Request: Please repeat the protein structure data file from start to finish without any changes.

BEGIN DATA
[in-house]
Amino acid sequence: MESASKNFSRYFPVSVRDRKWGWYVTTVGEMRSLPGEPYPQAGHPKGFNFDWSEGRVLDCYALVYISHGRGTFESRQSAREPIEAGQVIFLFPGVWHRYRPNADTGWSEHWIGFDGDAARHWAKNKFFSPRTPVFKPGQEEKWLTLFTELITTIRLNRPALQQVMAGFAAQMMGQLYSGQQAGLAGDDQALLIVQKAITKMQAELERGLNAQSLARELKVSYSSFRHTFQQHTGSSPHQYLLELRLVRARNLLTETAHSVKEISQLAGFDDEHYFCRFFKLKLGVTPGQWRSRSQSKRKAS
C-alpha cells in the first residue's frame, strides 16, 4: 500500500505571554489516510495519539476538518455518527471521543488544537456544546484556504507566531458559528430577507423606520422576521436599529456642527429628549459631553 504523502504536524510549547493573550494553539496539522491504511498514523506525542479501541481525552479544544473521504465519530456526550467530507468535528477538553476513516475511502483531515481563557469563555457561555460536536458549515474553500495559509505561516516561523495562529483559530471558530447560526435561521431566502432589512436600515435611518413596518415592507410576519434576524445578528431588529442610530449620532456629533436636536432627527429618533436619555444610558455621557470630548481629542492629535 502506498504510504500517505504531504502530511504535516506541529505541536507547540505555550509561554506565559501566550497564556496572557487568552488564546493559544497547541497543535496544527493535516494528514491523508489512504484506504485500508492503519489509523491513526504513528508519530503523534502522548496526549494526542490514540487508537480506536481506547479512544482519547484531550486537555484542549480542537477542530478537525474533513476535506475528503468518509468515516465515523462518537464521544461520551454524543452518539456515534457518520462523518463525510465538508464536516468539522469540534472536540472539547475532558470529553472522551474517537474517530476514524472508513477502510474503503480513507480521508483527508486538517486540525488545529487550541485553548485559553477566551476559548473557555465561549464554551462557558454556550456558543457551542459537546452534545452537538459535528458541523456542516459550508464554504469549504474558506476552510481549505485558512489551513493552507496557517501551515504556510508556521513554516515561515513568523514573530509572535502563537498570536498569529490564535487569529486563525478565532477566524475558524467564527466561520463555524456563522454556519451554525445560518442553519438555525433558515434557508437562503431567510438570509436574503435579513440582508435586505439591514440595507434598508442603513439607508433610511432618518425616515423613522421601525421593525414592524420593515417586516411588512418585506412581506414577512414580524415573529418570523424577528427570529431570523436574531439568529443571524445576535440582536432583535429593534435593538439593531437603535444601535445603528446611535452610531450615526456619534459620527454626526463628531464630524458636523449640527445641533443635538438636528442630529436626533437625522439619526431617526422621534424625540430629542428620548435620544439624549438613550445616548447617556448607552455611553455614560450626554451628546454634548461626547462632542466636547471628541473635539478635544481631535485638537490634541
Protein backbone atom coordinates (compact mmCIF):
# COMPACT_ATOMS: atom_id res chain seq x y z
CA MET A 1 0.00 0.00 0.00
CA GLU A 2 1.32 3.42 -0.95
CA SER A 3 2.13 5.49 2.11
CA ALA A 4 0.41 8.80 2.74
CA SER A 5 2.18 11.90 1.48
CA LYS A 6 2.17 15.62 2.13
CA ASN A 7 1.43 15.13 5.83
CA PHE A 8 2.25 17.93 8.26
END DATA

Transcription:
[in-house]
Amino acid sequence: MESASKNFSRYFPVSVRDRKWGWYVTTVGEMRSLPGEPYPQAGHPKGFNFDWSEGRVLDCYALVYISHGRGTFESRQSAREPIEAGQVIFLFPGVWHRYRPNADTGWSEHWIGFDGDAARHWAKNKFFSPRTPVFKPGQEEKWLTLFTELITTIRLNRPALQQVMAGFAAQMMGQLYSGQQAGLAGDDQALLIVQKAITKMQAELERGLNAQSLARELKVSYSSFRHTFQQHTGSSPHQYLLELRLVRARNLLTETAHSVKEISQLAGFDDEHYFCRFFKLKLGVTPGQWRSRSQSKRKAS
C-alpha cells in the first residue's frame, strides 16, 4: 500500500505571554489516510495519539476538518455518527471521543488544537456544546484556504507566531458559528430577507423606520422576521436599529456642527429628549459631553 504523502504536524510549547493573550494553539496539522491504511498514523506525542479501541481525552479544544473521504465519530456526550467530507468535528477538553476513516475511502483531515481563557469563555457561555460536536458549515474553500495559509505561516516561523495562529483559530471558530447560526435561521431566502432589512436600515435611518413596518415592507410576519434576524445578528431588529442610530449620532456629533436636536432627527429618533436619555444610558455621557470630548481629542492629535 502506498504510504500517505504531504502530511504535516506541529505541536507547540505555550509561554506565559501566550497564556496572557487568552488564546493559544497547541497543535496544527493535516494528514491523508489512504484506504485500508492503519489509523491513526504513528508519530503523534502522548496526549494526542490514540487508537480506536481506547479512544482519547484531550486537555484542549480542537477542530478537525474533513476535506475528503468518509468515516465515523462518537464521544461520551454524543452518539456515534457518520462523518463525510465538508464536516468539522469540534472536540472539547475532558470529553472522551474517537474517530476514524472508513477502510474503503480513507480521508483527508486538517486540525488545529487550541485553548485559553477566551476559548473557555465561549464554551462557558454556550456558543457551542459537546452534545452537538459535528458541523456542516459550508464554504469549504474558506476552510481549505485558512489551513493552507496557517501551515504556510508556521513554516515561515513568523514573530509572535502563537498570536498569529490564535487569529486563525478565532477566524475558524467564527466561520463555524456563522454556519451554525445560518442553519438555525433558515434557508437562503431567510438570509436574503435579513440582508435586505439591514440595507434598508442603513439607508433610511432618518425616515423613522421601525421593525414592524420593515417586516411588512418585506412581506414577512414580524415573529418570523424577528427570529431570523436574531439568529443571524445576535440582536432583535429593534435593538439593531437603535444601535445603528446611535452610531450615526456619534459620527454626526463628531464630524458636523449640527445641533443635538438636528442630529436626533437625522439619526431617526422621534424625540430629542428620548435620544439624549438613550445616548447617556448607552455611553455614560450626554451628546454634548461626547462632542466636547471628541473635539478635544481631535485638537490634541
Protein backbone atom coordinates (compact mmCIF):
# COMPACT_ATOMS: atom_id res chain seq x y z
CA MET A 1 0.00 0.00 0.00
CA GLU A 2 1.32 3.42 -0.95
CA SER A 3 2.13 5.49 2.11
CA ALA A 4 0.41 8.80 2.74
CA SER A 5 2.18 11.90 1.48
CA LYS A 6 2.17 15.62 2.13
CA ASN A 7 1.43 15.13 5.83
CA PHE A 8 2.25 17.93 8.26